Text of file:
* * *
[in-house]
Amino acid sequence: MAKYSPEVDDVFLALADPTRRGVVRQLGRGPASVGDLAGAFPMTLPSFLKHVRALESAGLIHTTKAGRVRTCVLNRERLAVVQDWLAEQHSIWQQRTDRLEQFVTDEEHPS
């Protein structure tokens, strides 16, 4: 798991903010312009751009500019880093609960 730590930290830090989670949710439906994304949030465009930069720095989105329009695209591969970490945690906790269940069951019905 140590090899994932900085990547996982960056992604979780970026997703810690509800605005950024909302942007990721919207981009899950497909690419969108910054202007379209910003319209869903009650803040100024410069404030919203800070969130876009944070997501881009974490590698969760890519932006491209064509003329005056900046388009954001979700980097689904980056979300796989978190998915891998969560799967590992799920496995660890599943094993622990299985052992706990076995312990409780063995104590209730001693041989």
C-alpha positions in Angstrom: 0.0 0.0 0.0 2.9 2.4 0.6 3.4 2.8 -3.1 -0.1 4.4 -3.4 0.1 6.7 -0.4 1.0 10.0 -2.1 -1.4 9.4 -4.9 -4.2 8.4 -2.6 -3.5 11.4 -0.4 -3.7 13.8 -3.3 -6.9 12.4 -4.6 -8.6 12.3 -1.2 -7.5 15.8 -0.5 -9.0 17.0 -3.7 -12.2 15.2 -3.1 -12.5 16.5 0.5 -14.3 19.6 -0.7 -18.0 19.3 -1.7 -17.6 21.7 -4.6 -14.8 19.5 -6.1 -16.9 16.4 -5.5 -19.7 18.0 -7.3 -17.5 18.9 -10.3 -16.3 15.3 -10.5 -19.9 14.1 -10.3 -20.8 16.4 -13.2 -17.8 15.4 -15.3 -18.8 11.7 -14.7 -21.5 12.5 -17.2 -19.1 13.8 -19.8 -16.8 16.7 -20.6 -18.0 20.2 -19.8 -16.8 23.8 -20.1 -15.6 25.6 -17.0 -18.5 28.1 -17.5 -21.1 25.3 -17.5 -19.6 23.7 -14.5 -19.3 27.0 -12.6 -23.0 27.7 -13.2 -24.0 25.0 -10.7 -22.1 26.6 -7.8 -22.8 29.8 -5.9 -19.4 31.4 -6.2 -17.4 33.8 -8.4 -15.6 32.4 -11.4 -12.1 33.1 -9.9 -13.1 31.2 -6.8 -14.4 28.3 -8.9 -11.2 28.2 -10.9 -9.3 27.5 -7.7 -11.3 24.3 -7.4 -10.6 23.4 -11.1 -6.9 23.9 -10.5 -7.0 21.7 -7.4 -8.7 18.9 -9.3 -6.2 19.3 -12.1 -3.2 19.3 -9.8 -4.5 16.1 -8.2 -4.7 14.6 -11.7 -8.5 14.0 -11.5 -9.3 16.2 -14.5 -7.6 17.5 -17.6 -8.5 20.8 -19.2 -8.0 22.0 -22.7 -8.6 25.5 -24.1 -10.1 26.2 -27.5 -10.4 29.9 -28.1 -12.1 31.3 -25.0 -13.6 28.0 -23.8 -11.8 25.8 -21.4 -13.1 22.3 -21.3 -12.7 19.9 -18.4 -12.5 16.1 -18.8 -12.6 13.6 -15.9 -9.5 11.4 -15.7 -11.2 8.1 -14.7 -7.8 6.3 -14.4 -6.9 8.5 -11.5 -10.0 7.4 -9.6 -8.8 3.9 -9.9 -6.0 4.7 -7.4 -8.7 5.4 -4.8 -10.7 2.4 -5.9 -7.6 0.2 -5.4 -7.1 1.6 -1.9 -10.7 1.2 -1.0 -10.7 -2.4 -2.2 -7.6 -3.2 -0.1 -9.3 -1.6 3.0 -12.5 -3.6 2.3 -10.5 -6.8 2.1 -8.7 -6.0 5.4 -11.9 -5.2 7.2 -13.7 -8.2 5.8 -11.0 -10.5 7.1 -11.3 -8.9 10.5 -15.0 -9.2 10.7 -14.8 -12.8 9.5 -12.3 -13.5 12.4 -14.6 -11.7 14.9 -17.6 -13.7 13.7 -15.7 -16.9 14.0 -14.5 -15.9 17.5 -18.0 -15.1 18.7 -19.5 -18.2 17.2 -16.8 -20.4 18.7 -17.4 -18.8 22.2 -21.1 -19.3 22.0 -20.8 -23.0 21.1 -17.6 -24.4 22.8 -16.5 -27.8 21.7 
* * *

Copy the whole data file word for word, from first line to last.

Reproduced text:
[in-house]
Amino acid sequence: MAKYSPEVDDVFLALADPTRRGVVRQLGRGPASVGDLAGAFPMTLPSFLKHVRALESAGLIHTTKAGRVRTCVLNRERLAVVQDWLAEQHSIWQQRTDRLEQFVTDEEHPS
């Protein structure tokens, strides 16, 4: 798991903010312009751009500019880093609960 730590930290830090989670949710439906994304949030465009930069720095989105329009695209591969970490945690906790269940069951019905 140590090899994932900085990547996982960056992604979780970026997703810690509800605005950024909302942007990721919207981009899950497909690419969108910054202007379209910003319209869903009650803040100024410069404030919203800070969130876009944070997501881009974490590698969760890519932006491209064509003329005056900046388009954001979700980097689904980056979300796989978190998915891998969560799967590992799920496995660890599943094993622990299985052992706990076995312990409780063995104590209730001693041989």
C-alpha positions in Angstrom: 0.0 0.0 0.0 2.9 2.4 0.6 3.4 2.8 -3.1 -0.1 4.4 -3.4 0.1 6.7 -0.4 1.0 10.0 -2.1 -1.4 9.4 -4.9 -4.2 8.4 -2.6 -3.5 11.4 -0.4 -3.7 13.8 -3.3 -6.9 12.4 -4.6 -8.6 12.3 -1.2 -7.5 15.8 -0.5 -9.0 17.0 -3.7 -12.2 15.2 -3.1 -12.5 16.5 0.5 -14.3 19.6 -0.7 -18.0 19.3 -1.7 -17.6 21.7 -4.6 -14.8 19.5 -6.1 -16.9 16.4 -5.5 -19.7 18.0 -7.3 -17.5 18.9 -10.3 -16.3 15.3 -10.5 -19.9 14.1 -10.3 -20.8 16.4 -13.2 -17.8 15.4 -15.3 -18.8 11.7 -14.7 -21.5 12.5 -17.2 -19.1 13.8 -19.8 -16.8 16.7 -20.6 -18.0 20.2 -19.8 -16.8 23.8 -20.1 -15.6 25.6 -17.0 -18.5 28.1 -17.5 -21.1 25.3 -17.5 -19.6 23.7 -14.5 -19.3 27.0 -12.6 -23.0 27.7 -13.2 -24.0 25.0 -10.7 -22.1 26.6 -7.8 -22.8 29.8 -5.9 -19.4 31.4 -6.2 -17.4 33.8 -8.4 -15.6 32.4 -11.4 -12.1 33.1 -9.9 -13.1 31.2 -6.8 -14.4 28.3 -8.9 -11.2 28.2 -10.9 -9.3 27.5 -7.7 -11.3 24.3 -7.4 -10.6 23.4 -11.1 -6.9 23.9 -10.5 -7.0 21.7 -7.4 -8.7 18.9 -9.3 -6.2 19.3 -12.1 -3.2 19.3 -9.8 -4.5 16.1 -8.2 -4.7 14.6 -11.7 -8.5 14.0 -11.5 -9.3 16.2 -14.5 -7.6 17.5 -17.6 -8.5 20.8 -19.2 -8.0 22.0 -22.7 -8.6 25.5 -24.1 -10.1 26.2 -27.5 -10.4 29.9 -28.1 -12.1 31.3 -25.0 -13.6 28.0 -23.8 -11.8 25.8 -21.4 -13.1 22.3 -21.3 -12.7 19.9 -18.4 -12.5 16.1 -18.8 -12.6 13.6 -15.9 -9.5 11.4 -15.7 -11.2 8.1 -14.7 -7.8 6.3 -14.4 -6.9 8.5 -11.5 -10.0 7.4 -9.6 -8.8 3.9 -9.9 -6.0 4.7 -7.4 -8.7 5.4 -4.8 -10.7 2.4 -5.9 -7.6 0.2 -5.4 -7.1 1.6 -1.9 -10.7 1.2 -1.0 -10.7 -2.4 -2.2 -7.6 -3.2 -0.1 -9.3 -1.6 3.0 -12.5 -3.6 2.3 -10.5 -6.8 2.1 -8.7 -6.0 5.4 -11.9 -5.2 7.2 -13.7 -8.2 5.8 -11.0 -10.5 7.1 -11.3 -8.9 10.5 -15.0 -9.2 10.7 -14.8 -12.8 9.5 -12.3 -13.5 12.4 -14.6 -11.7 14.9 -17.6 -13.7 13.7 -15.7 -16.9 14.0 -14.5 -15.9 17.5 -18.0 -15.1 18.7 -19.5 -18.2 17.2 -16.8 -20.4 18.7 -17.4 -18.8 22.2 -21.1 -19.3 22.0 -20.8 -23.0 21.1 -17.6 -24.4 22.8 -16.5 -27.8 21.7 